Entertainer sector trends

Woman in top hat singing into microphone

(last updated July 2019)

What has been happening in the entertainment sector

Entertainers are part of the leisure services industry and this sector tends to be one of the first to feel the effects of fluctuations in the economy. For most of the 2000s healthy economic conditions in the UK meant that individuals had high levels of disposable income available to spend on leisure services and demand for the services of a good entertainer is likely to have increased.

Leisure spending suffered as a result of the financial crisis in 2008. The downturn in the economy that followed the crisis continued for several years but then things started to pick up in 2013. The economic recovery continued throughout 2014 and into the first half of 2015 but slowed in the second half of 2015 and into 2016. It is likely that the fortunes of entertainers in your area will have fluctuated in line with the economy. The vote in June 2016 to leave the EU added further uncertainty to the economic outlook. However, consumers' expenditure on leisure activities held up reasonably well during 2017 although the economy as a whole saw a slowdown. 2018 saw consumers cutting back somewhat on going out as the uncertain economic conditions continued.

The pub sector (popular venues for live acts) performed strongly in the first half of the 2000s before levelling out in the mid 2000s and then starting to decline due to the uncertain economic climate, the ban on smoking in public places from 2006 (Scotland) and 2007 (rest of the UK) and the ongoing trend for people to drink at home rather than in the pub. The smoking ban affected demand from the pub sector's traditional customer base and as a result many now focus more strongly on food - this may have led to a fall in the number of pubs that offer live entertainment.

The mid 2010s saw a general decline in live music venues, particularly in London, where 35% have closed. In 2015 the Mayor commissioned a Music Venues Taskforce to report on the reasons for the decline and to formulate a rescue plan. The charitable organisation, the Music Venue Trust, aims to protect the long-term survival of grassroots music venues throughout the country. In October 2018 a number of organisations, including the Musicians Union and the Music Industries Association, pledged their support for a Pipeline Development Fund to tackle the challenges that continue to face grassroots venues. Initiatives like this may help to stop the decline in the number of venues.

In contrast, the weddings sector is comparatively 'recession-proof' and was not as affected as others during the economic slowdown. With the amount of money that couples are prepared to spend on a wedding having steadily increased and the number of people getting married apparently on an upward trend in the 2010s having been in decline for many years, the future of the weddings sector looks positive.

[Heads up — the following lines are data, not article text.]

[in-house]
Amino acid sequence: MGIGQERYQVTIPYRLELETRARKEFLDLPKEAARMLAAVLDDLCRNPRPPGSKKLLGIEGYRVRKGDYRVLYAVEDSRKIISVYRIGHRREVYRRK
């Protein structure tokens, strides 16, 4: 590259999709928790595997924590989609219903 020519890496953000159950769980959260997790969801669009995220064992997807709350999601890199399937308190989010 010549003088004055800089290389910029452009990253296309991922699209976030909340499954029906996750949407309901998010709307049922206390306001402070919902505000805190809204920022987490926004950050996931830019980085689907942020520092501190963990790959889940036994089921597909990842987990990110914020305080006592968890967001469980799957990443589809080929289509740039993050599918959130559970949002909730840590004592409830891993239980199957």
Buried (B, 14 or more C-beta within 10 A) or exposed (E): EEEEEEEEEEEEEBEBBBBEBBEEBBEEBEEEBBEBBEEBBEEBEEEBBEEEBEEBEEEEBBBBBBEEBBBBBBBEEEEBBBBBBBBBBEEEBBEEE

However, you'll need to take account of the fact that weddings are not spread evenly throughout the year or throughout the week. As would be expected, July and August are the most popular months for marriage, with a total of about 30% taking place then, followed closely by June and September (total about 25%) and then by April, May and October (total about 26%). The least popular months are January and February. More than 50% of marriages take place on a Saturday. The next most popular day, following a long way behind Saturday, is Friday, when about 20% take place. The remaining marriages are spread more or less equally over the remaining days.

The implementation of the Live Music Act in October 2012 was an important development for the live entertainment sector. This Act removed the requirement for small venues to be licensed for amplified music performances between 8am and 11pm, as long as the audience is 500 people or less. According to the industry body UK Music, the change in the law gave the potential for around 13,000 small venues to start holding live music events.

Matters which have affected entertainers in recent years have been the dispute between HM Revenue & Customs and the entertainment sector over the taxation status of performers and changes to the National Insurance rules in respect of Class 1 NICs. A change in the rules means that, from April 2014, entertainers who are engaged on contracts for services are treated as self-employed and the person who engages them no longer has to deduct Class 1 NICs. You should consult an accountant at an early stage for guidance on tax and National Insurance matters.

It must be pointed out that references to an 'entertainment sector' can be a little misleading as each town has differing levels of interest in seeing live performers, as do individual areas in each town. The success of an entertainer depends mostly on whether they are good enough to be popular and whether they have a sufficiently business-like approach.

Keep up to date with developments

Joining a trade association or union is an excellent way of keeping up to date with developments in your sector. Equity is probably the best known of these and their website includes a wealth of helpful resources to help people who are considering a career as a performer.

For musicians, the Musicians' Union is also a good starting point for getting more information. The Musicians Union has major offices across the UK and you can find out the office for your region by visiting their website.

The Stage is a useful website for anyone involved in the entertainment industry. It contains lots of information about all aspects of the entertainment sector, including news and comprehensive advice sections.

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